Cindy Zieglmeier is passionate about caring for people nearing the end of their lives. As a nurse at Quiet Oaks Hospice House and Respite Care in St. Augusta for the last seven years, she helps residents and their families through the most difficult times.
“I really like the joy of working with the residents,” Zieglmeier said. “I find it very rewarding to be able to give them hospice. It’s the extra care that is given. I don’t think people realize that we give more services than your typical hospice. It’s nice to give that care.”
Zieglmeier tends to the physical needs of her residents, but she helps care for them spiritually as well. A member of St. Mary Help of Christians Parish in St. Augusta for the past 28 years, where she serves as a eucharistic minister, Zieglmeier is one of several people who bring Communion to Quiet Oaks residents who request it.
“When folks have a really strong faith and you can give them Communion, it almost takes your breath away to give them that opportunity,” she said.
Being able to care for residents physically and spiritually has strengthened her own faith, she said.
“I don’t feel like I come in and punch a time card. I just feel like it’s a calling and a mission to be here; it has been an honor to be able to work at Quiet Oaks.”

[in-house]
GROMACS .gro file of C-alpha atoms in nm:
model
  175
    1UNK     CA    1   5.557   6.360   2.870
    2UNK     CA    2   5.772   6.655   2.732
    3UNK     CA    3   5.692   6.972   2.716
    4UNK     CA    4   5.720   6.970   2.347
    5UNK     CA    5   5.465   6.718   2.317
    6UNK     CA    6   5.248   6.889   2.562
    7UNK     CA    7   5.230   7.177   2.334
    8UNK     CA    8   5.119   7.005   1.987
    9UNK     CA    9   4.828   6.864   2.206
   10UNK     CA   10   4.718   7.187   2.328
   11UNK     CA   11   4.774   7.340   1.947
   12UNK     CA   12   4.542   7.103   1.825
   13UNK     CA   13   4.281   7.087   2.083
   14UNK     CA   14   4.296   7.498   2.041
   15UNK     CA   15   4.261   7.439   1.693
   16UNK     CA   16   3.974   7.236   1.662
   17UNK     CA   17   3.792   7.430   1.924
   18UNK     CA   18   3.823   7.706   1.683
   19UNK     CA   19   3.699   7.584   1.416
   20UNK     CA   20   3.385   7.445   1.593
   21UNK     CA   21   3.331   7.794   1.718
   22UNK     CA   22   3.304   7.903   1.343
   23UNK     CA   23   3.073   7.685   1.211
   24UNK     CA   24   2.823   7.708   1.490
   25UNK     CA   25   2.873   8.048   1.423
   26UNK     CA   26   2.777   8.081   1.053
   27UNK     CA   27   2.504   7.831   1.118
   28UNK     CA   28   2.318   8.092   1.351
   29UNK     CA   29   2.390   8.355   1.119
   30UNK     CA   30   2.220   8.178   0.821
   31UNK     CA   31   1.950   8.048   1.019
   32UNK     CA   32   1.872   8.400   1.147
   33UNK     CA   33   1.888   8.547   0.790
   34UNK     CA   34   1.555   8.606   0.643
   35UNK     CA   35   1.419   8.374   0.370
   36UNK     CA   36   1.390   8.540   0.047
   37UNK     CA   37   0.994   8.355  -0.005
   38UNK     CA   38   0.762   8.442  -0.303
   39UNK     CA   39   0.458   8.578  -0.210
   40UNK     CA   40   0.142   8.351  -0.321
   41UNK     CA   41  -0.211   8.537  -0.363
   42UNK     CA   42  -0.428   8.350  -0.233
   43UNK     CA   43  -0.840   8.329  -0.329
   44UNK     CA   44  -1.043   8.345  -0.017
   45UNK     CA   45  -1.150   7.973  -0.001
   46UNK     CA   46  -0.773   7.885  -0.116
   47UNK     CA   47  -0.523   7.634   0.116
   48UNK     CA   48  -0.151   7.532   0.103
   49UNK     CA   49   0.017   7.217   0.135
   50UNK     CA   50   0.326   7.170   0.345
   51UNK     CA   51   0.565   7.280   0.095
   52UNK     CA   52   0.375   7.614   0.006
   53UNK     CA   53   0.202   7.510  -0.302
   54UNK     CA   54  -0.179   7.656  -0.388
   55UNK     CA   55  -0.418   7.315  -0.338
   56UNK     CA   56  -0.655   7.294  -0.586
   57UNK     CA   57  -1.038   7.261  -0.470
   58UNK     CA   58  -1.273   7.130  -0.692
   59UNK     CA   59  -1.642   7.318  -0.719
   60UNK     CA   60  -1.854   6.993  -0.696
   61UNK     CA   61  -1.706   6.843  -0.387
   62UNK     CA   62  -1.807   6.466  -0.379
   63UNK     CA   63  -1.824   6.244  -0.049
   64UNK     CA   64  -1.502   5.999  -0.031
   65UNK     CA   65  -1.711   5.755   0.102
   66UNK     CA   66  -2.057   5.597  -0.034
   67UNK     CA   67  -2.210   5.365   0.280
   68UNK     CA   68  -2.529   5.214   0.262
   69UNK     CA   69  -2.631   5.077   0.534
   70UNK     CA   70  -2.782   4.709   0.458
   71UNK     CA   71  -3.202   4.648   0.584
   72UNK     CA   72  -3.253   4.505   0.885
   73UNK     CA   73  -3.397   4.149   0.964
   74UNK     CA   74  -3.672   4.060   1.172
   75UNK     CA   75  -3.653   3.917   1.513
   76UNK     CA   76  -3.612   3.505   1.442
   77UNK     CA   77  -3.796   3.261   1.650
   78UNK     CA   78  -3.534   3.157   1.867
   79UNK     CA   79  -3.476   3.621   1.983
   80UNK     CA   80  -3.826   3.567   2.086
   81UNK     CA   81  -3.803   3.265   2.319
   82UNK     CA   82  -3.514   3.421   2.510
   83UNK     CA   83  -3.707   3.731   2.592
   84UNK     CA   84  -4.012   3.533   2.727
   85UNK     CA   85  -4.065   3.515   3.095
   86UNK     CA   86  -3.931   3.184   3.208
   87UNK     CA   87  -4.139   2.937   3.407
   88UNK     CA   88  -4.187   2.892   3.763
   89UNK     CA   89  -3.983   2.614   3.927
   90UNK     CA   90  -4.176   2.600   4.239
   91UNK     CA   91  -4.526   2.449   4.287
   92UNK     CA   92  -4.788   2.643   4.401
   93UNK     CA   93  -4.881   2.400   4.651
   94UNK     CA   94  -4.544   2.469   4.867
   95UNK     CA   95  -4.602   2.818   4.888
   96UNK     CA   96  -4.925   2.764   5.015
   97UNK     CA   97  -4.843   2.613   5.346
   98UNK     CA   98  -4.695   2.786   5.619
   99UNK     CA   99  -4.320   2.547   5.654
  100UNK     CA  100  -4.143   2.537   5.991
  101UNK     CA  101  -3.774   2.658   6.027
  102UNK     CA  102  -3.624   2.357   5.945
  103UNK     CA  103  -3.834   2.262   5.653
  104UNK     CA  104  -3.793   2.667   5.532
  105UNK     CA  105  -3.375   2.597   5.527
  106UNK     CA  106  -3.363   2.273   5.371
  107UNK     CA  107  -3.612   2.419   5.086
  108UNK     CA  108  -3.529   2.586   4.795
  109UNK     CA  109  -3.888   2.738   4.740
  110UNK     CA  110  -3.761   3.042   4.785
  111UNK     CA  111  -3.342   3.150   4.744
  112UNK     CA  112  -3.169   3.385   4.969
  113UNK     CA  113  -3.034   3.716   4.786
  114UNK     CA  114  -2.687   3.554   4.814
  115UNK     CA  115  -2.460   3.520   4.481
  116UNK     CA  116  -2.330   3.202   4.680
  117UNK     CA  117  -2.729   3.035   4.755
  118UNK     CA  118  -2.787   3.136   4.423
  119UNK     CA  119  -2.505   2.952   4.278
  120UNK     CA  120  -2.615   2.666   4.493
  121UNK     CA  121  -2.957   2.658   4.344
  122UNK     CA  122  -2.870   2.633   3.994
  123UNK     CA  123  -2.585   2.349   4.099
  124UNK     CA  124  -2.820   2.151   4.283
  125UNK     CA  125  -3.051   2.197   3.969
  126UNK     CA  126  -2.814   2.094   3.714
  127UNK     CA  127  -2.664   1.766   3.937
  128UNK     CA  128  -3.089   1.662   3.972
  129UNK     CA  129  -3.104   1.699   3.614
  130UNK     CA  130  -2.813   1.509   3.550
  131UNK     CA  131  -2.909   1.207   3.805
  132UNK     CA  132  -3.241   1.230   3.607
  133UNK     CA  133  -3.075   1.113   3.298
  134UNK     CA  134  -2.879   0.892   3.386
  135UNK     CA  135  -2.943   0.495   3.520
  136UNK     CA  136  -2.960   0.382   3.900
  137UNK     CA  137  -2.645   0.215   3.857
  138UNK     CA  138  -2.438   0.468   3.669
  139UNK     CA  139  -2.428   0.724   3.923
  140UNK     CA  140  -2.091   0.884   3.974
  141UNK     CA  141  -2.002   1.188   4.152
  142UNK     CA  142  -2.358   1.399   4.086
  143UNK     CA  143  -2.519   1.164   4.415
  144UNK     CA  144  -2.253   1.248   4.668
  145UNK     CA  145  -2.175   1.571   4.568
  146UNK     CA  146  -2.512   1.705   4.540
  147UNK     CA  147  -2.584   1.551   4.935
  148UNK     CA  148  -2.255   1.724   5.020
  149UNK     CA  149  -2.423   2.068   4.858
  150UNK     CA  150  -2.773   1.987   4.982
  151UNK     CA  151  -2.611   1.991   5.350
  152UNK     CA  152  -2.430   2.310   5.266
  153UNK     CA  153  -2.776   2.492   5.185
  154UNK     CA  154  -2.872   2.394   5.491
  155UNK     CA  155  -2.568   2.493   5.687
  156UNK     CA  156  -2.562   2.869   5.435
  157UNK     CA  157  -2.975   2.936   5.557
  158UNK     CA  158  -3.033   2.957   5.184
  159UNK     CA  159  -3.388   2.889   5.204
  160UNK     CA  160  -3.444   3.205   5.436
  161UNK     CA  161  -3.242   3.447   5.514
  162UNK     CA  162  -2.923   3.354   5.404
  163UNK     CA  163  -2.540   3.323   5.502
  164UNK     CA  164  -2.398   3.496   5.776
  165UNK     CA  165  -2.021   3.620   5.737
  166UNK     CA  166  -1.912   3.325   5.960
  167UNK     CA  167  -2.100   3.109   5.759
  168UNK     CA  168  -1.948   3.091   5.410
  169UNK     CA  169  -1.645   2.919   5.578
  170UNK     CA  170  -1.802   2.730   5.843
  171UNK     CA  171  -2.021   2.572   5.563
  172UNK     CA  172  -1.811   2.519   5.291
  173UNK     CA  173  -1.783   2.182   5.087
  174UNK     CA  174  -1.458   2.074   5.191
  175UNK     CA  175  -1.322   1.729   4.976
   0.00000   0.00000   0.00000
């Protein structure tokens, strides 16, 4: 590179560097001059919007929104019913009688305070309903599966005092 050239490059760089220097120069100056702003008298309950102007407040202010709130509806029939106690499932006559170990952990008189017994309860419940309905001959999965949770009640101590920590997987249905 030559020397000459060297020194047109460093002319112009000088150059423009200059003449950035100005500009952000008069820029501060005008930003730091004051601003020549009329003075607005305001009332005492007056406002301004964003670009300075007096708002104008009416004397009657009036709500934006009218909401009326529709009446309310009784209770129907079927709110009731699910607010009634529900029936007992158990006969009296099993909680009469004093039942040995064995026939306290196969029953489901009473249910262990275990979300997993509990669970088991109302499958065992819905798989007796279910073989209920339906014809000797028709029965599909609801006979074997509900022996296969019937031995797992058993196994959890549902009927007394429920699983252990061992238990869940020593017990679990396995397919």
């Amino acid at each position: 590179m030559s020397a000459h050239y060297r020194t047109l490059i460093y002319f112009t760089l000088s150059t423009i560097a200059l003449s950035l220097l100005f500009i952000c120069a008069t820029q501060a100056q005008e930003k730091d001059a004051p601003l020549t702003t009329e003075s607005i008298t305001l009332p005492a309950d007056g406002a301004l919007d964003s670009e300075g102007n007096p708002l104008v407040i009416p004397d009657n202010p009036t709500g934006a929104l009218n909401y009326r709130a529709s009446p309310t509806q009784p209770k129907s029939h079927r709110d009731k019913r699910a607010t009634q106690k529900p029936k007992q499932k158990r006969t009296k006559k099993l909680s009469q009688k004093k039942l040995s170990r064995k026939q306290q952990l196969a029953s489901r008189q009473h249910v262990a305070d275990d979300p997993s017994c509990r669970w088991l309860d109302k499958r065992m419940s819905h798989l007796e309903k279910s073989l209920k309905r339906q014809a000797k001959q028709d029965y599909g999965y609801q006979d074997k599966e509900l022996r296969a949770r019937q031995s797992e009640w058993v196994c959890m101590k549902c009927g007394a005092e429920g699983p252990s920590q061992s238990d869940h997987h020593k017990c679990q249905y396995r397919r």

In addition to providing hospice care in a residential home environment, Quiet Oaks also offers respite care for residents’ families. It features eight private suites and serves people of all backgrounds.
On Sept. 14, Quiet Oaks will celebrate nine years of caring for residents and their families during their 10th annual Autumn Reflections event at River’s Edge Convention Center in St. Cloud. The event, which aims to raise awareness as well as funds for Quiet Oaks, was held for the first time before the facility even opened in 2008.
Since then, it has served more than 650 residents and their families. For the first time this year, Quiet Oaks will honor all of those residents. In the past the event has remembered residents from the previous year.
“[The event] is just a really neat way to have people come back and celebrate their loved ones,” said Zieglmeier, who also is a co-chair of the event.
The families of all of the residents have been invited to decorate a luminary to be lit and displayed during the celebration.
“I think it will be really powerful,” said Molly Jeanmenne, public relations and outreach coordinator. “We’ll have luminaries lining the entrance of the event and spread out on the stage, so 650 is pretty significant.”
The goal of Autumn Reflections is to raise funds for operating expenses as well as a special project.
“This year our big special project is our Compassionate Care Fund,” Jeanmenne said. The fund “helps people if they aren’t able to afford the cost of a stay here. We really want everyone to benefit from hospice. So, that’s our goal, to raise money to build up that fund so we can help more people in the community.”